II. Second, the right way to give your testimony.

You must have a testimony of salvation or you can’t give one! Many people can’t testify about Jesus because they have never been saved by Him in the first place! They cannot be witnesses of what they have seen and heard of Him, because they have never seen or heard from Him! All they can do is get in an argument. All they can do is talk about their sin. All they can do is talk about backsliding. All they can do is talk about the details of their life. All they can do is talk about their church. All they can do is talk about God healing their body. All they can talk about is an answer to prayer, or some other spiritual experience. They cannot give a testimony about being saved by Jesus – simply because they have never been saved by Jesus! So, the right way to give your testimony can’t be learned until you actually have a testimony of being saved by Jesus!

That’s what lost people want to hear! They want to hear what the Lord Jesus Christ can do for them! Yes, we must tell them that Jesus died on the Cross to pay for their sins. But how does that affect them? They want to know how it affected you! Yes, we must tell them that Jesus rose physically from the dead. But how does that change their lives? They want to know how it changed your life!

Dr. John R. Rice did exactly what Ananias told Paul to do,

“For thou shalt be his witness unto all men of what thou hast seen and heard” (Acts 22:15).

Listen to Dr. Rice’s great song, “Jesus, Only Jesus.” In this song Dr. Rice gives a perfect testimony centered on Jesus Christ Himself. Listen to the words of his Christ-centered testimony. Then make this a pattern for your own testimony, the next time you give it.

I walked the path of pleasure, I toiled for earthly treasure,
   But peace beyond all measure, I found in only Jesus.
My sins are all forgiven, The chains of sin are riven,
   And all my heart is given, To Jesus, only Jesus.

My boasted goodness failed me, No cure for sin that ailed me,
   God’s Spirit then prevailed me To leave my sins on Jesus.
My sins are all forgiven, The chains of sin are riven,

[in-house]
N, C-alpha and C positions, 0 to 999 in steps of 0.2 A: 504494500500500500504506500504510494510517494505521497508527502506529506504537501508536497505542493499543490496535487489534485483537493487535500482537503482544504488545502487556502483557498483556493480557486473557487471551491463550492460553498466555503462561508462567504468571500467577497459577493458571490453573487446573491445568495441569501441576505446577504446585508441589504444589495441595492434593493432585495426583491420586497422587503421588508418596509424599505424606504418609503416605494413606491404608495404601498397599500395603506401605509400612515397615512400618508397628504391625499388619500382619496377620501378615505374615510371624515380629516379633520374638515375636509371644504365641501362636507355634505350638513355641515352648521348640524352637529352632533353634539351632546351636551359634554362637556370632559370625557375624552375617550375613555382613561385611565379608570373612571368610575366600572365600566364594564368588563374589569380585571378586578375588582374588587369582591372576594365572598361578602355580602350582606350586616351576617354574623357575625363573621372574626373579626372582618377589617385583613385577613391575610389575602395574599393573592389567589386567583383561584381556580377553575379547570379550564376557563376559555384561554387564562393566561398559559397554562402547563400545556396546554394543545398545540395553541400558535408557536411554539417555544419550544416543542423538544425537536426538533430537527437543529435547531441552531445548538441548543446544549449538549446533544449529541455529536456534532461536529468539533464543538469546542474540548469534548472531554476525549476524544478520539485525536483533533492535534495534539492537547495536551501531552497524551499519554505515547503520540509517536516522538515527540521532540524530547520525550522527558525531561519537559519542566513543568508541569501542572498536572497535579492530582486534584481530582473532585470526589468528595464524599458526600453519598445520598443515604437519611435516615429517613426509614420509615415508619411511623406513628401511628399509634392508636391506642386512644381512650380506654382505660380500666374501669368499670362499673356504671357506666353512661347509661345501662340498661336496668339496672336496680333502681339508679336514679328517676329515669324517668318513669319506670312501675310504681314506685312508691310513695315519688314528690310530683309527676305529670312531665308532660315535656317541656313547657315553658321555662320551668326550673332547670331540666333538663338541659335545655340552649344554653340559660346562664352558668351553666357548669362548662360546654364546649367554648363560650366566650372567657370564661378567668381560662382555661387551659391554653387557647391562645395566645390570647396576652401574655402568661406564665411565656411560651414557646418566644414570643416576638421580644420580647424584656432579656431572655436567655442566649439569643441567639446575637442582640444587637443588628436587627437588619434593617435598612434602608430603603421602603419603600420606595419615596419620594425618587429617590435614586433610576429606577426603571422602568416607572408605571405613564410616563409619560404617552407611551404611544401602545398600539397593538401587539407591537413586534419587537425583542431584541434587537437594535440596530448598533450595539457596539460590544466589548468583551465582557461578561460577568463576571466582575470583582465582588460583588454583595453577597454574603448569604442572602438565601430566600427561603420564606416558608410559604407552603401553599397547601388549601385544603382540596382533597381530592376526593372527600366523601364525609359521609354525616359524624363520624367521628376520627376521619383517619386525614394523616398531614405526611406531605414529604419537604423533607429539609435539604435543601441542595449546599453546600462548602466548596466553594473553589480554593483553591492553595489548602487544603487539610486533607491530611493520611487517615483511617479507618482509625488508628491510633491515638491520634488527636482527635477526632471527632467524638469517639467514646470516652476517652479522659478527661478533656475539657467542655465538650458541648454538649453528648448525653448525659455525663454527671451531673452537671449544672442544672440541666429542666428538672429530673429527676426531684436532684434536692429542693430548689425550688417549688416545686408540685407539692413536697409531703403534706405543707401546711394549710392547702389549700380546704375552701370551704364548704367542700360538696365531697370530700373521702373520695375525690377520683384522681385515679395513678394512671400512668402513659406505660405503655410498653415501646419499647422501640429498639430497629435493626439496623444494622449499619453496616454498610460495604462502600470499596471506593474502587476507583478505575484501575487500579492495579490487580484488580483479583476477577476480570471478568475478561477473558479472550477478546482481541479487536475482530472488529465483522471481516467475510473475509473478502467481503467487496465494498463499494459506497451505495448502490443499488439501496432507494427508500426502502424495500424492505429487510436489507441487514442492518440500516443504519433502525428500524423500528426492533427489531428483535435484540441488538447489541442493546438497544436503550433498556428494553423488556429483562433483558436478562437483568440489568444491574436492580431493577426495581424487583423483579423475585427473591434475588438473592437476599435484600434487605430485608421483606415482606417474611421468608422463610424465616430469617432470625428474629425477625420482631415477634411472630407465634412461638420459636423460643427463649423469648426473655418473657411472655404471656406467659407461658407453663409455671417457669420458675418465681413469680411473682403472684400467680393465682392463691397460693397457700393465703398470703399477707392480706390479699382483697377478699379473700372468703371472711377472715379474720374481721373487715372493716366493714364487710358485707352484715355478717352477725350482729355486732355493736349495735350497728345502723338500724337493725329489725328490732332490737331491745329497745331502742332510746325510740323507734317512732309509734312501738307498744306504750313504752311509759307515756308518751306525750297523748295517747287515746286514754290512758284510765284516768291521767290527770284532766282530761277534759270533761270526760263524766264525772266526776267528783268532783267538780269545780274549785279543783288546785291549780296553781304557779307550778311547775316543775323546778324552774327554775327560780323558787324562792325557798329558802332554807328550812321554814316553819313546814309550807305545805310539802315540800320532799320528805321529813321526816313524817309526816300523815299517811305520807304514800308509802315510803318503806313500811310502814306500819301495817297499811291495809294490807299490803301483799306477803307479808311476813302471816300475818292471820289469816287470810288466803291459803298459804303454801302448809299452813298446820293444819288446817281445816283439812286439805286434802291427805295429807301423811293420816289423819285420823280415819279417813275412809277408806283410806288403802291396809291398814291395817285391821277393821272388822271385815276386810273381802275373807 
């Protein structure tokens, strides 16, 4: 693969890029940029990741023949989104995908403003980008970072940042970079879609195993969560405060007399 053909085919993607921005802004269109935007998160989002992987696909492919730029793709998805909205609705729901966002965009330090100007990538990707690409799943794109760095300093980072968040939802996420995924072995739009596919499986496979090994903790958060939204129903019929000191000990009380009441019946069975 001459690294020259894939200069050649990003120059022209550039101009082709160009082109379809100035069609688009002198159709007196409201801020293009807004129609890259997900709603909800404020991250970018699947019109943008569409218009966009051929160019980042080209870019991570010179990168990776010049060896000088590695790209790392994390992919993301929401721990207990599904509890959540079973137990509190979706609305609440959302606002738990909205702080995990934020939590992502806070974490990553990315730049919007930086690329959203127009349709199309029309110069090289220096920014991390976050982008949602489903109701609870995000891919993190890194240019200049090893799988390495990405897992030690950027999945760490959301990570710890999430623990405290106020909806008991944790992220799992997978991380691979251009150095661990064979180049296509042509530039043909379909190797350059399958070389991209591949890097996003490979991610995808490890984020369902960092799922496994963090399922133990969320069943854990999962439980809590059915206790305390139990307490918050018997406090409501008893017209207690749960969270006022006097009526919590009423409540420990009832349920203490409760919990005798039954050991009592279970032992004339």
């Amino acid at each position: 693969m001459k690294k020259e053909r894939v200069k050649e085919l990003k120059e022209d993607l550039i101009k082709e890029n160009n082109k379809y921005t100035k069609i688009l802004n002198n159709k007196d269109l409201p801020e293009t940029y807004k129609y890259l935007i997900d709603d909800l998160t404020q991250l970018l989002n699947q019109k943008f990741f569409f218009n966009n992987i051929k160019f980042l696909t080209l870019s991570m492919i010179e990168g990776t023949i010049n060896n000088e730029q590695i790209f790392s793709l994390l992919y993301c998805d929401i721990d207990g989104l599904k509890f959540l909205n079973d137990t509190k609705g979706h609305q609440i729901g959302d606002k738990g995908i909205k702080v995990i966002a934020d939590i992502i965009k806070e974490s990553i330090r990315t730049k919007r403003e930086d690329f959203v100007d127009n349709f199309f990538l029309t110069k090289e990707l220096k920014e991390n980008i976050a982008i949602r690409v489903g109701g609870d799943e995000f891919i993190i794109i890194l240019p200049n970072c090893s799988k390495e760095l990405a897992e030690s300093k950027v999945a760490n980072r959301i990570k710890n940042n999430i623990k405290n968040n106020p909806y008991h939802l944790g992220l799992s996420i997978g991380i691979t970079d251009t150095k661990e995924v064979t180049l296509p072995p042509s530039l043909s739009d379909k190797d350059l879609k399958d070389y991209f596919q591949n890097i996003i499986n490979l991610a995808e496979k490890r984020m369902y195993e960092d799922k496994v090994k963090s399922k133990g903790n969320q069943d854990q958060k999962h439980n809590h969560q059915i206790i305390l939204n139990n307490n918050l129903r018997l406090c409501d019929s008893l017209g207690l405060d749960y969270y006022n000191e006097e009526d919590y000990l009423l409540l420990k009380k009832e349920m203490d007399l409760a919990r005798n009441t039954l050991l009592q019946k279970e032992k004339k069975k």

And all my heart is given, To Jesus, only Jesus.

Oh Christ, for love unceasing, For blessings e’er increasing,
   For all my fears releasing, I praise and love my Jesus.
My sins are all forgiven, The chains of sin are riven,
   And all my heart is given, To Jesus, only Jesus.
(“Jesus, Only Jesus” by Dr. John R. Rice, 1895-1980).

Would you like to have Jesus give you peace? Would you like to have all your sins forgiven by Jesus? Will you leave all your sins on Jesus? If you desire these things from Jesus, and you are willing to come to Him in simple faith this morning, please leave your seat right now and walk to the back of the auditorium. Dr. Cagan will take you to a quiet room to pray. Dr. Chan, please pray that someone will come to Jesus, and give their heart to Him this morning. Amen.

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Scripture Read Before the Sermon by Mr. Abel Prudhomme: Acts 22:6-15.
Solo Sung Before the Sermon by Mr. Benjamin Kincaid Griffith:
“Jesus, Only Jesus” (by Dr. John R. Rice, 1895-1980).



by Dr. R. L. Hymers, Jr.

“For thou shalt be his witness unto all men of what thou hast seen and heard” (Acts 22:15).

(Acts 22:14)

I.  First, the wrong way to give your testimony, I Peter 3:15;
Ephesians 5:3-4; I Corinthians 14:26.

II. Second, the right way to give your testimony, Acts 22:15.